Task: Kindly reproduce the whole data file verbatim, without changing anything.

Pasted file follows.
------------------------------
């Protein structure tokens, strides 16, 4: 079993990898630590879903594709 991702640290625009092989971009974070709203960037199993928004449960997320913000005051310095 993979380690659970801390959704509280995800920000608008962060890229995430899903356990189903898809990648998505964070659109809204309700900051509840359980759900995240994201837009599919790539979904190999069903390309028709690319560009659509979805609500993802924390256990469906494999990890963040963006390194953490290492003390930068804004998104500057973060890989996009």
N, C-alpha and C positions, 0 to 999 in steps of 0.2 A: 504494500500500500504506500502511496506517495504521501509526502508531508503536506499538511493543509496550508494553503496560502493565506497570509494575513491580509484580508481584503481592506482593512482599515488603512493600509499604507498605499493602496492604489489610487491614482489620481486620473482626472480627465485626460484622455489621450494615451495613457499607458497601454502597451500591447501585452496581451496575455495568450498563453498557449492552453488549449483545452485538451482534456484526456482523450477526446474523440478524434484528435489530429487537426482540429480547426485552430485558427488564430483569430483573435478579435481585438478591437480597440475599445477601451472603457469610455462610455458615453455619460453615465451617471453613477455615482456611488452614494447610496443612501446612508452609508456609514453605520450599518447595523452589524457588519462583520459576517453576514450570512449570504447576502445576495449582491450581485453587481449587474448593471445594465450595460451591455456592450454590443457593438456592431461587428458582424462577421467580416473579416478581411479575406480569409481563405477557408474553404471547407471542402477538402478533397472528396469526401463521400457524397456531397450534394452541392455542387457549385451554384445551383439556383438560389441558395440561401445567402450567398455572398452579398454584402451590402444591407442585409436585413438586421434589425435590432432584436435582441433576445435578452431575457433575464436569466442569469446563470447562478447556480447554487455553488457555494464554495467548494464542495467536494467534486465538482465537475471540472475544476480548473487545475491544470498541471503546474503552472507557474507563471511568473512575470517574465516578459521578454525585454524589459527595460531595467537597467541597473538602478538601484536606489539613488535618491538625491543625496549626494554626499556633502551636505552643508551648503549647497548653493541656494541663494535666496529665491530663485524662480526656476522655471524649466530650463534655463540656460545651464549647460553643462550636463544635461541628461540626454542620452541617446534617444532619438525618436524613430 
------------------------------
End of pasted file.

């Protein structure tokens, strides 16, 4: 079993990898630590879903594709 991702640290625009092989971009974070709203960037199993928004449960997320913000005051310095 993979380690659970801390959704509280995800920000608008962060890229995430899903356990189903898809990648998505964070659109809204309700900051509840359980759900995240994201837009599919790539979904190999069903390309028709690319560009659509979805609500993802924390256990469906494999990890963040963006390194953490290492003390930068804004998104500057973060890989996009």
N, C-alpha and C positions, 0 to 999 in steps of 0.2 A: 504494500500500500504506500502511496506517495504521501509526502508531508503536506499538511493543509496550508494553503496560502493565506497570509494575513491580509484580508481584503481592506482593512482599515488603512493600509499604507498605499493602496492604489489610487491614482489620481486620473482626472480627465485626460484622455489621450494615451495613457499607458497601454502597451500591447501585452496581451496575455495568450498563453498557449492552453488549449483545452485538451482534456484526456482523450477526446474523440478524434484528435489530429487537426482540429480547426485552430485558427488564430483569430483573435478579435481585438478591437480597440475599445477601451472603457469610455462610455458615453455619460453615465451617471453613477455615482456611488452614494447610496443612501446612508452609508456609514453605520450599518447595523452589524457588519462583520459576517453576514450570512449570504447576502445576495449582491450581485453587481449587474448593471445594465450595460451591455456592450454590443457593438456592431461587428458582424462577421467580416473579416478581411479575406480569409481563405477557408474553404471547407471542402477538402478533397472528396469526401463521400457524397456531397450534394452541392455542387457549385451554384445551383439556383438560389441558395440561401445567402450567398455572398452579398454584402451590402444591407442585409436585413438586421434589425435590432432584436435582441433576445435578452431575457433575464436569466442569469446563470447562478447556480447554487455553488457555494464554495467548494464542495467536494467534486465538482465537475471540472475544476480548473487545475491544470498541471503546474503552472507557474507563471511568473512575470517574465516578459521578454525585454524589459527595460531595467537597467541597473538602478538601484536606489539613488535618491538625491543625496549626494554626499556633502551636505552643508551648503549647497548653493541656494541663494535666496529665491530663485524662480526656476522655471524649466530650463534655463540656460545651464549647460553643462550636463544635461541628461540626454542620452541617446534617444532619438525618436524613430 